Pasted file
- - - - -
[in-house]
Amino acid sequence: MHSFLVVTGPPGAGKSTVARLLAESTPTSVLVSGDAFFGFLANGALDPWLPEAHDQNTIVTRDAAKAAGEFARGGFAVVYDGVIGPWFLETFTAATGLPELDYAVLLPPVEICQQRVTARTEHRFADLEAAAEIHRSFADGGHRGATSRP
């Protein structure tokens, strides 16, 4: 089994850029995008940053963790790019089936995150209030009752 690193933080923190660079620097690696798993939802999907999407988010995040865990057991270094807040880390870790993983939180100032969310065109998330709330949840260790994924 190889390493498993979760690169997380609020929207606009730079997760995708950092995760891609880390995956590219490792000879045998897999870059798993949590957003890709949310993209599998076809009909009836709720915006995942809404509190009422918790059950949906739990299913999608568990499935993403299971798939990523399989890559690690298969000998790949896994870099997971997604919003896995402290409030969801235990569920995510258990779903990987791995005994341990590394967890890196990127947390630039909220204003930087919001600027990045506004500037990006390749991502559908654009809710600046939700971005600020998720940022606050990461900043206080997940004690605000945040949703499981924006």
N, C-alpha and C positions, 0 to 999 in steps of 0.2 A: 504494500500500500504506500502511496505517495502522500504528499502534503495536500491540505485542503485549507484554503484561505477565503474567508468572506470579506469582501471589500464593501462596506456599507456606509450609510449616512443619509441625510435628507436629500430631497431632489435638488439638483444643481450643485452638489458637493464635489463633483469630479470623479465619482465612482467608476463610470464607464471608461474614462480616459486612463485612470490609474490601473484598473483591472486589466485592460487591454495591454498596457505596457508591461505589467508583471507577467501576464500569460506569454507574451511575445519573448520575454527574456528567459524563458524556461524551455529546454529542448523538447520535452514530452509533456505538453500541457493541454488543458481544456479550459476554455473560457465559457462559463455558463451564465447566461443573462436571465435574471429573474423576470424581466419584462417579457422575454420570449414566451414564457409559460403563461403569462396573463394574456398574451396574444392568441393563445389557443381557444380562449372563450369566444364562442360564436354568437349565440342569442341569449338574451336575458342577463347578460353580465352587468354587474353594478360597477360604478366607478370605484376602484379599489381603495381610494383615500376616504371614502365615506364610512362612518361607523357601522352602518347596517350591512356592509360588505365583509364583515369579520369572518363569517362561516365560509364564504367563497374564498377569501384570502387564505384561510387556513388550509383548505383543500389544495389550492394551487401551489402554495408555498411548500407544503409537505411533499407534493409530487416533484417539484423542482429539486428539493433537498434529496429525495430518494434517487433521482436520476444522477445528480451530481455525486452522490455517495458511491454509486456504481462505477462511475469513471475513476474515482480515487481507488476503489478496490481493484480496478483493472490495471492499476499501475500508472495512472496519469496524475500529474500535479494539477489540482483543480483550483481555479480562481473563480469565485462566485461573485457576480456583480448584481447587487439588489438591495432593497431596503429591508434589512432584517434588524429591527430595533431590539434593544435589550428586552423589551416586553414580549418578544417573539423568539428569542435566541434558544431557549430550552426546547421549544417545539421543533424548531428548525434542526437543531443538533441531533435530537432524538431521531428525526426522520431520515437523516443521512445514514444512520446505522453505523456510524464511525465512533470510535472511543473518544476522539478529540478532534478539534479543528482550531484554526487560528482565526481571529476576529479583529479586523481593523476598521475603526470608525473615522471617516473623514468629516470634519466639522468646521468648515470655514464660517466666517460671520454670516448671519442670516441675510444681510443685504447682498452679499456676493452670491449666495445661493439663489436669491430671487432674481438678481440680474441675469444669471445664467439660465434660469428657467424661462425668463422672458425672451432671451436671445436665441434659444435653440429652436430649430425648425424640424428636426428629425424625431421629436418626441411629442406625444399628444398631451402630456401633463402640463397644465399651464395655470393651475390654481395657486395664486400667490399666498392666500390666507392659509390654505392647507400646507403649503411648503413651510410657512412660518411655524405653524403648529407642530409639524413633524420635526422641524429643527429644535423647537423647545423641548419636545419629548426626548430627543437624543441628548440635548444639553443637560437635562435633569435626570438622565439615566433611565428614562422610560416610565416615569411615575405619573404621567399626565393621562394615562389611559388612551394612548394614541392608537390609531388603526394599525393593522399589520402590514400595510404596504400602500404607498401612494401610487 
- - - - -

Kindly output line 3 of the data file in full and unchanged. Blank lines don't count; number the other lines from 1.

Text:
């Protein structure tokens, strides 16, 4: 089994850029995008940053963790790019089936995150209030009752 690193933080923190660079620097690696798993939802999907999407988010995040865990057991270094807040880390870790993983939180100032969310065109998330709330949840260790994924 190889390493498993979760690169997380609020929207606009730079997760995708950092995760891609880390995956590219490792000879045998897999870059798993949590957003890709949310993209599998076809009909009836709720915006995942809404509190009422918790059950949906739990299913999608568990499935993403299971798939990523399989890559690690298969000998790949896994870099997971997604919003896995402290409030969801235990569920995510258990779903990987791995005994341990590394967890890196990127947390630039909220204003930087919001600027990045506004500037990006390749991502559908654009809710600046939700971005600020998720940022606050990461900043206080997940004690605000945040949703499981924006």